Trumpeter Swan Monitoring
From 2005-2020, 214 trumpeter swans have been released in the Blackfoot through a partnership between the U.S. Fish and Wildlife Service and the Blackfoot Challenge. Between 5 and 43 birds were released each year. We release young swans that have been raised in captivity at a special facility, and have not yet learned to fly. They spend the summer on the wetland in the Blackfoot where they are released and they bond to the place where they learn to fly, so they are likely to return here in the spring during migration. Each swan is marked with a red and white leg band that has a unique number and letter code so individuals can be identified. Swans that are at least a year old are also fitted with a matching neck collar, which is much easier to read.
Since 2005, there have been over 3,500 sightings of swans reported by the biologists and almost 100 additional observers, and at least 35 marked swans have been seen in the watershed in years after their release. Several of these are observed in the watershed each year, and they are nesting and raising their own young here.
In 2010, the first territory was established in the watershed and the first successful nesting occurred in 2011, when two nests fledged a total of 6 cygnets. The numbers of nests and young swans produced have climbed gradually since 2010. In 2019, we confirmed 8 active nests in the Blackfoot. Although there were two fewer active nests in 2020, a record number of 20 cygnets survived to fledging.
In 2019 we began to put GPS collars on non-nesting adult swans in the Blackfoot. We are able to do this relatively easily during the swans’ flightless period in summer. At that time a few people in kayaks can paddle after a swan and corral it as it tires from swimming and lift it into a kayak. It’s a safe and relatively low-stress way to capture a huge bird. (Watch a video of it here!) The collars are extremely lightweight and we’ve seen no evidence that they hinder the swans. We check on those swans in the days after collaring to make sure there are no adverse effects. We collared two swans in 2019 and two more in 2020.
Although we get a lot of helpful information from our sightings of swans and those by local observers, being able to track the daily locations of some birds adds a tremendous amount to our understanding of how swans use the landscape. We have learned that they use wetlands we didn’t know about or can’t get to easily, and that they move around a lot during the summer. This helps us know which areas and kinds of wetlands provide the best habitat for swans, and can allow us to prioritize things like marking powerlines in places that they frequent.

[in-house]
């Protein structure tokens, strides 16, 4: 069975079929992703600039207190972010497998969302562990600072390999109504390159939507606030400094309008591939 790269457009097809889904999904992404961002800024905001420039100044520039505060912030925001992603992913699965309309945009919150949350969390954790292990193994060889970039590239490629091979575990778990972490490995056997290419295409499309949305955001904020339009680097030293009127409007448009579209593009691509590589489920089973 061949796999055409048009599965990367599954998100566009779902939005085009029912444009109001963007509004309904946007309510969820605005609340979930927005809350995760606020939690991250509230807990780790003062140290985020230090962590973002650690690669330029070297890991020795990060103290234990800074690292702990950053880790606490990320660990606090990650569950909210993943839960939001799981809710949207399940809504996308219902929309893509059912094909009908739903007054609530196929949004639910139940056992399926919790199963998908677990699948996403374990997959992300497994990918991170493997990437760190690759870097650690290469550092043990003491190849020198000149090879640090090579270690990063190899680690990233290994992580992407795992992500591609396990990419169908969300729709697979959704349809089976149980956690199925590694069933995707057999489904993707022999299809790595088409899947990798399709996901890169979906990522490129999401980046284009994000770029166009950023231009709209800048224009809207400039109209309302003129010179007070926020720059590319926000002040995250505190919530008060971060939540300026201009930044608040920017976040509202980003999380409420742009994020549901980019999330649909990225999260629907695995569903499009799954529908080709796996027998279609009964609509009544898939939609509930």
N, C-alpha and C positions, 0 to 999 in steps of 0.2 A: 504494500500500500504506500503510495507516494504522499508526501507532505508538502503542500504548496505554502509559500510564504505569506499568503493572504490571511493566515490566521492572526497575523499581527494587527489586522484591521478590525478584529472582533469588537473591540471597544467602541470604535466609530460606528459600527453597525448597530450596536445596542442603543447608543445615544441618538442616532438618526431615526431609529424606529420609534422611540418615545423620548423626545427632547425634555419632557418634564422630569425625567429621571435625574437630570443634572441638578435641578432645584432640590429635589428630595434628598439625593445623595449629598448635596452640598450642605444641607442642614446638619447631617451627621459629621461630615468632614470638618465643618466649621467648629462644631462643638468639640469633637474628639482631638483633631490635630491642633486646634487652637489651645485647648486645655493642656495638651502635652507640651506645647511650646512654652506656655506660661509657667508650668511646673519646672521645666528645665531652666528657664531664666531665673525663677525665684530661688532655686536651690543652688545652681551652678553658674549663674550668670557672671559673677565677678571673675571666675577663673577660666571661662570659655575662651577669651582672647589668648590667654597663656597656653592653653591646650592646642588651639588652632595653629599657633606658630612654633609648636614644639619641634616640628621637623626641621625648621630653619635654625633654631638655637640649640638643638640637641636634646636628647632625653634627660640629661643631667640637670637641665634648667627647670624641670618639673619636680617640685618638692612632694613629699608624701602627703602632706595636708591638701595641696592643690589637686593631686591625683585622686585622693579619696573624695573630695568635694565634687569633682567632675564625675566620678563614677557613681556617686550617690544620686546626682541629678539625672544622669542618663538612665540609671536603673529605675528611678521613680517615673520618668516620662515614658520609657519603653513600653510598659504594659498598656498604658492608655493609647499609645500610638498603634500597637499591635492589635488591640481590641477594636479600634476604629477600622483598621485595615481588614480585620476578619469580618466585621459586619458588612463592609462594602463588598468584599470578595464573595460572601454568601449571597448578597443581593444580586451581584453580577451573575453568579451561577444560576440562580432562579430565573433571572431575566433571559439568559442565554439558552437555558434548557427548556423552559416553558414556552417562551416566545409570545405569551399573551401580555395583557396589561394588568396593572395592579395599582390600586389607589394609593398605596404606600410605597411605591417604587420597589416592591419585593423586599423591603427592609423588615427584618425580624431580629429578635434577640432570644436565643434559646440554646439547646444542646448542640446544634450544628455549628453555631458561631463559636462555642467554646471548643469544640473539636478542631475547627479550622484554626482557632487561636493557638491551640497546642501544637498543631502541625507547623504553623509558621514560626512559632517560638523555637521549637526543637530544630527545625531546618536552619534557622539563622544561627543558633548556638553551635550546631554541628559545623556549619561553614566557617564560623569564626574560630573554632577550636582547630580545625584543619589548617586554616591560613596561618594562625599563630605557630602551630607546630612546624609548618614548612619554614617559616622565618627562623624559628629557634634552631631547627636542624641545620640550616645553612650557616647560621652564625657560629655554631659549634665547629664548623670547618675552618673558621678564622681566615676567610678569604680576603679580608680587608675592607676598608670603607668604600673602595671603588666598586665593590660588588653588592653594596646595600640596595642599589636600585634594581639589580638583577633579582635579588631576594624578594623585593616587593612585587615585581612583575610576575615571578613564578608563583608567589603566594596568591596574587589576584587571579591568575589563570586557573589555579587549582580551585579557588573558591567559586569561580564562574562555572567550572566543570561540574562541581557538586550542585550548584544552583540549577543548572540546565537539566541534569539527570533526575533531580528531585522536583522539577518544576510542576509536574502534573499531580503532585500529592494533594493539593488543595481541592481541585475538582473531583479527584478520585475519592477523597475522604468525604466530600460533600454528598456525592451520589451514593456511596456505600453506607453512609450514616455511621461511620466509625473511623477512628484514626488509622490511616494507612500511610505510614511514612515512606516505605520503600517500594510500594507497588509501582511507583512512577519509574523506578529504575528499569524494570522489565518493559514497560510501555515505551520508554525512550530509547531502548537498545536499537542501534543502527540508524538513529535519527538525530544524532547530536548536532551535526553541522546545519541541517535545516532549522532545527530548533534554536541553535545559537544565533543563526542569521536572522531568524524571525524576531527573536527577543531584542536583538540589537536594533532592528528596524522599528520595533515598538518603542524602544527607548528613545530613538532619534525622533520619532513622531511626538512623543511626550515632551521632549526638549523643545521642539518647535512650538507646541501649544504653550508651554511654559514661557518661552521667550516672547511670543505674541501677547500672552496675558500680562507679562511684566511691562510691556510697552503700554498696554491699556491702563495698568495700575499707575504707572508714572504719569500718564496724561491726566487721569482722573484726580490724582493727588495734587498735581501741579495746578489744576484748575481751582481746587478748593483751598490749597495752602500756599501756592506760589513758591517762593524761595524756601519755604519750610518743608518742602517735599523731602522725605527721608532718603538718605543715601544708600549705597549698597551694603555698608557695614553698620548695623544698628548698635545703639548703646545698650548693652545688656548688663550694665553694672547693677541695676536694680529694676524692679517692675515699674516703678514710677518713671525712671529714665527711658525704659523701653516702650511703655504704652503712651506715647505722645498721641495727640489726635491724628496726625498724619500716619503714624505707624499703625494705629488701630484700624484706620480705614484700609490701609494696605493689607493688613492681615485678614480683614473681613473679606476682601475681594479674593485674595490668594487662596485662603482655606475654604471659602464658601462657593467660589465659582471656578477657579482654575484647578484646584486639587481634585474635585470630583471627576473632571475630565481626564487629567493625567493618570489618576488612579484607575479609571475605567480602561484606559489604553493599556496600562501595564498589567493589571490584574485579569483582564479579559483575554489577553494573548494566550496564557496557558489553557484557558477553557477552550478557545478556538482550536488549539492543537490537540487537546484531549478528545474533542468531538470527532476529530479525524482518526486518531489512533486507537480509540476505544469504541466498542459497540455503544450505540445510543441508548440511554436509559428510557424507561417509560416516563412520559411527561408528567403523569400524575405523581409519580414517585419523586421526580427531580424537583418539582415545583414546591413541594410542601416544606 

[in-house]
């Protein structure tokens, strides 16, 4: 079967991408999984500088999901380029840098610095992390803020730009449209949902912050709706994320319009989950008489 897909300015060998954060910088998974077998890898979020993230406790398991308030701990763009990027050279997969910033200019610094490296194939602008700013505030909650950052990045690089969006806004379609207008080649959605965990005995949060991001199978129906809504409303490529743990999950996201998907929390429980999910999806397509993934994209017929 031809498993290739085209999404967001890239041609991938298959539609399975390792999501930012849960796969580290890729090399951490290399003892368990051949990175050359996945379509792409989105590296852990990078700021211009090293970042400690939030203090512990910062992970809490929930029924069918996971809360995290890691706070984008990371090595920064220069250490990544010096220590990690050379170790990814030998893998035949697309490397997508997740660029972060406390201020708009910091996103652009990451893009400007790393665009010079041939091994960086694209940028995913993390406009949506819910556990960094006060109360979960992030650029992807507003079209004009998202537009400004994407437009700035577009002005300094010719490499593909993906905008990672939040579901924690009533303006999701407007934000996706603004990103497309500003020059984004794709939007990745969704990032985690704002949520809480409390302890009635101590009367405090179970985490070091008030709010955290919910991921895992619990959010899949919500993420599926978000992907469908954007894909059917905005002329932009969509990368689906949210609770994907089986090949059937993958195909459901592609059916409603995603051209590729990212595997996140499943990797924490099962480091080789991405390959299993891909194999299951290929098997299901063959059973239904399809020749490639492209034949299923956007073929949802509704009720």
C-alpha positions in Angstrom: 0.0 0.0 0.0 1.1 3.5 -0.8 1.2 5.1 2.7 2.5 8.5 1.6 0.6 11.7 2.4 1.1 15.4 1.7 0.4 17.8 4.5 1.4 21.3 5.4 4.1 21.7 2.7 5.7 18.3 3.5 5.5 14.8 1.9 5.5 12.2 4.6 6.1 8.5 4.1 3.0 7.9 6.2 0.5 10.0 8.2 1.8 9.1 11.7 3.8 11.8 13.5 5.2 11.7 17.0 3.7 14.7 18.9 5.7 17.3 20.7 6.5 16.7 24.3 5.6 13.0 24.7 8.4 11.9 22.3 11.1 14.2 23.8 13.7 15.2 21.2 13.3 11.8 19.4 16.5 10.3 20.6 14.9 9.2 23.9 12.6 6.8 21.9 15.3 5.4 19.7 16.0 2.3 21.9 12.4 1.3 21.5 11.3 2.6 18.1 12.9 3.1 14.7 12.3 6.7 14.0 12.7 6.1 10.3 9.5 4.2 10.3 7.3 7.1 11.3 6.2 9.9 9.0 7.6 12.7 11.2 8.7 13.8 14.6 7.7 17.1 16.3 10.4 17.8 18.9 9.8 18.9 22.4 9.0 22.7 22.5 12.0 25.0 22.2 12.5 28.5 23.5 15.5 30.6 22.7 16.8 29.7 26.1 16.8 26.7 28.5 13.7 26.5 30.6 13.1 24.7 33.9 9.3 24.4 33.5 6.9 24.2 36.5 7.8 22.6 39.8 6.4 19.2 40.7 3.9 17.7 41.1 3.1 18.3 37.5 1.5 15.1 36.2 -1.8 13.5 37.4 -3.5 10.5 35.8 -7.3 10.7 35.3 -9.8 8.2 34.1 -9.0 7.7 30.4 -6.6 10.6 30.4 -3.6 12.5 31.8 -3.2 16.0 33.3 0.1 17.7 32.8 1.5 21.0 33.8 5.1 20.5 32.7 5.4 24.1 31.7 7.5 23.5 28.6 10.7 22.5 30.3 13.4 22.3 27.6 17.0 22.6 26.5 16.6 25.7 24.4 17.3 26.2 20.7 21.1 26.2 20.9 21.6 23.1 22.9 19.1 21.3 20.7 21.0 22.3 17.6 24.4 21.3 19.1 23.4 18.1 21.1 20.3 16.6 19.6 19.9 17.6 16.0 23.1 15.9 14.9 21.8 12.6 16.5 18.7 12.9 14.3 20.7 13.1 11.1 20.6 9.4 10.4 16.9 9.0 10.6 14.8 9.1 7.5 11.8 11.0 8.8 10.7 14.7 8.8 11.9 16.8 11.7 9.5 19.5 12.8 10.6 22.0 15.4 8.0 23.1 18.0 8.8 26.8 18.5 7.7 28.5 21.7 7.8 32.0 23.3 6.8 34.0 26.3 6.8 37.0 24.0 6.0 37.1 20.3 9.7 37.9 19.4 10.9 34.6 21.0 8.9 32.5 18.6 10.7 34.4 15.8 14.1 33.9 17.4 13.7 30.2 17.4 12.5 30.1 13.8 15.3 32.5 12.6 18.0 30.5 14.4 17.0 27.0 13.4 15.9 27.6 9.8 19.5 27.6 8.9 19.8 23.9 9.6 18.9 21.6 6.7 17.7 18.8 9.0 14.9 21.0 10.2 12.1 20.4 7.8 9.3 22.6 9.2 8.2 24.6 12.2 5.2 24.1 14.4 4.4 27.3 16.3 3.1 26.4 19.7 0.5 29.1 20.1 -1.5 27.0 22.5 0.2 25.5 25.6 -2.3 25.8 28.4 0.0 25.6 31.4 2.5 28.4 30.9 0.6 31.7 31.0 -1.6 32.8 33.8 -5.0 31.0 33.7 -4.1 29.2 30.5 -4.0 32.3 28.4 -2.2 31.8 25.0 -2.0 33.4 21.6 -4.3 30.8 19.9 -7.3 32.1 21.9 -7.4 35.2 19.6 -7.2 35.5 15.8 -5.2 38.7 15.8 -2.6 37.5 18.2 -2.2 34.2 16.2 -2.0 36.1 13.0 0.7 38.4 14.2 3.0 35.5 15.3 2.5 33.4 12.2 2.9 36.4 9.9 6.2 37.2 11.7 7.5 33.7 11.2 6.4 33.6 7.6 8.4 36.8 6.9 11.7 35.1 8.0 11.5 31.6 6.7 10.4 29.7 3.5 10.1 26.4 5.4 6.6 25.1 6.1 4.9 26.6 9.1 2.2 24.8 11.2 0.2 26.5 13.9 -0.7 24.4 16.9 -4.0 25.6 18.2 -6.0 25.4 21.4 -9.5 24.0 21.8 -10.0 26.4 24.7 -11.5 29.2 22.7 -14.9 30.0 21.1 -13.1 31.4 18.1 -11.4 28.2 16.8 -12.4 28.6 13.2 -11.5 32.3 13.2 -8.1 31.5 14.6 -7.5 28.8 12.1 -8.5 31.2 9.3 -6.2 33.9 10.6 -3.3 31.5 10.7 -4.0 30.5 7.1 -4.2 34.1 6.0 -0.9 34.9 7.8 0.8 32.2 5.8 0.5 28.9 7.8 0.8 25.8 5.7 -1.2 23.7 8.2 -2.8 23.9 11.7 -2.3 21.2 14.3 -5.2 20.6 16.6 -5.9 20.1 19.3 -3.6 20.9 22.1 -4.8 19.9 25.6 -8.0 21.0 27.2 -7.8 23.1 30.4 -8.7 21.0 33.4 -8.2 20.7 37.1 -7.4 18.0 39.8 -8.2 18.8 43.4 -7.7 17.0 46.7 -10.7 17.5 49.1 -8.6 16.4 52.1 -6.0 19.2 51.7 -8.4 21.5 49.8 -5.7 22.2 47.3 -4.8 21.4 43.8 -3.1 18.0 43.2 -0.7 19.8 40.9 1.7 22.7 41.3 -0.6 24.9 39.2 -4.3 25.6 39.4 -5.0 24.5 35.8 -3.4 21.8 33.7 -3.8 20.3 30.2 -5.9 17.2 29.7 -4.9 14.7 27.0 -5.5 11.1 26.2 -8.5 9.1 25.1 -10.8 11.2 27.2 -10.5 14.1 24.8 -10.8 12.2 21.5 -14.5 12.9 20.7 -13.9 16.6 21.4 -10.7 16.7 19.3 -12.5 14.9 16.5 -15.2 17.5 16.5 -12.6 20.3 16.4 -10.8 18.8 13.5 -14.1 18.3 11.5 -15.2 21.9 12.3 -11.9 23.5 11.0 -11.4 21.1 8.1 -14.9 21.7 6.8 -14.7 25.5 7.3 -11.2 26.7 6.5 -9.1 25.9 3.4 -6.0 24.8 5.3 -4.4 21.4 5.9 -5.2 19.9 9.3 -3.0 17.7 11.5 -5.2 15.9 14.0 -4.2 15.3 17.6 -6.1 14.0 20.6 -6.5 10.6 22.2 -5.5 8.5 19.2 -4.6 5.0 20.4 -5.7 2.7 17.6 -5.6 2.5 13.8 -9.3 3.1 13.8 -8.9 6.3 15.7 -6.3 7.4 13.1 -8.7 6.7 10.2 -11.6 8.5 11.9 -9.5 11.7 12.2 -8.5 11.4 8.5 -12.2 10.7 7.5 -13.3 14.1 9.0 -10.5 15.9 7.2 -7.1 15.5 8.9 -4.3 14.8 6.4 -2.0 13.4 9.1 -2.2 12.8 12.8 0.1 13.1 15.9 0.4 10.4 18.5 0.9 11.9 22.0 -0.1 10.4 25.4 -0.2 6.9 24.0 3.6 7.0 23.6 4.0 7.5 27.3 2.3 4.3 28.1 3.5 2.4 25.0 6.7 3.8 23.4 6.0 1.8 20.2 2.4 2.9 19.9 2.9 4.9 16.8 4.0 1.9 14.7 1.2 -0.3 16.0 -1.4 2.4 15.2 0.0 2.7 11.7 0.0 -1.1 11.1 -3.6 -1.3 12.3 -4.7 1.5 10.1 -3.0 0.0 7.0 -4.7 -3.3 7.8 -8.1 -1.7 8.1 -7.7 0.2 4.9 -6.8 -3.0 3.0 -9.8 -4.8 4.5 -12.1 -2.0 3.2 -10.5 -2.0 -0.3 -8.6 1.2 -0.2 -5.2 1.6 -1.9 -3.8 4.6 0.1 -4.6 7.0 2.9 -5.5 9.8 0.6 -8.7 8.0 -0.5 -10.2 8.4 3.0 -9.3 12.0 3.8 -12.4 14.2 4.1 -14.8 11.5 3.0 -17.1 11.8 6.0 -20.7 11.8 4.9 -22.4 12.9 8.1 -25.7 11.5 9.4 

Swan Movements in the Blackfoot
This map shows the locations and movements of one swan that we collared in July 2020, from the time we put the collar on until it flew south out of the Blackfoot in October. Some of the blue squares represent multiple days in one location. We only actually saw and identified this swan by its collar four times during the summer, but we now know where it spent every day. This data also helps us know where to concentrate our efforts to look for other swans, and get more accurate counts of their population numbers.
Swan #10 left the Blackfoot on October 26, 2020, the weekend of an early winter storm, and flew approximately 126 miles to Alder, MT. The Ruby River Valley around Sheridan and Alder is where many of the Blackfoot swans winter.
Most winter sightings of swans released in the Blackfoot have been in southwestern Montana and southeastern Idaho. Most marked wintering swans (21) have been sighted in the Ruby River Valley near the town of Sheridan, just a little over 60 miles from the Blackfoot. The longest movement confirmed was that of Swan 6A5, which was observed in the early spring of 2012 on the Colorado River near the town of Blythe in southern California.
We have confirmed a total of 43 trumpeter swan mortalities since our restoration efforts began. Most of these occurred in the watershed within the first six years. Swan mortalities are caused by a variety of factors, though many remain unknown.
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Submit Your Observation!
Have you seen a trumpeter swan with a red neck band or leg band recently? Public observations are critical to the success of our monitoring program. You can visit our Enter a Swan Sighting page to log your observation, and also visit our Track A Swan page to see where this swan may have been sighted before.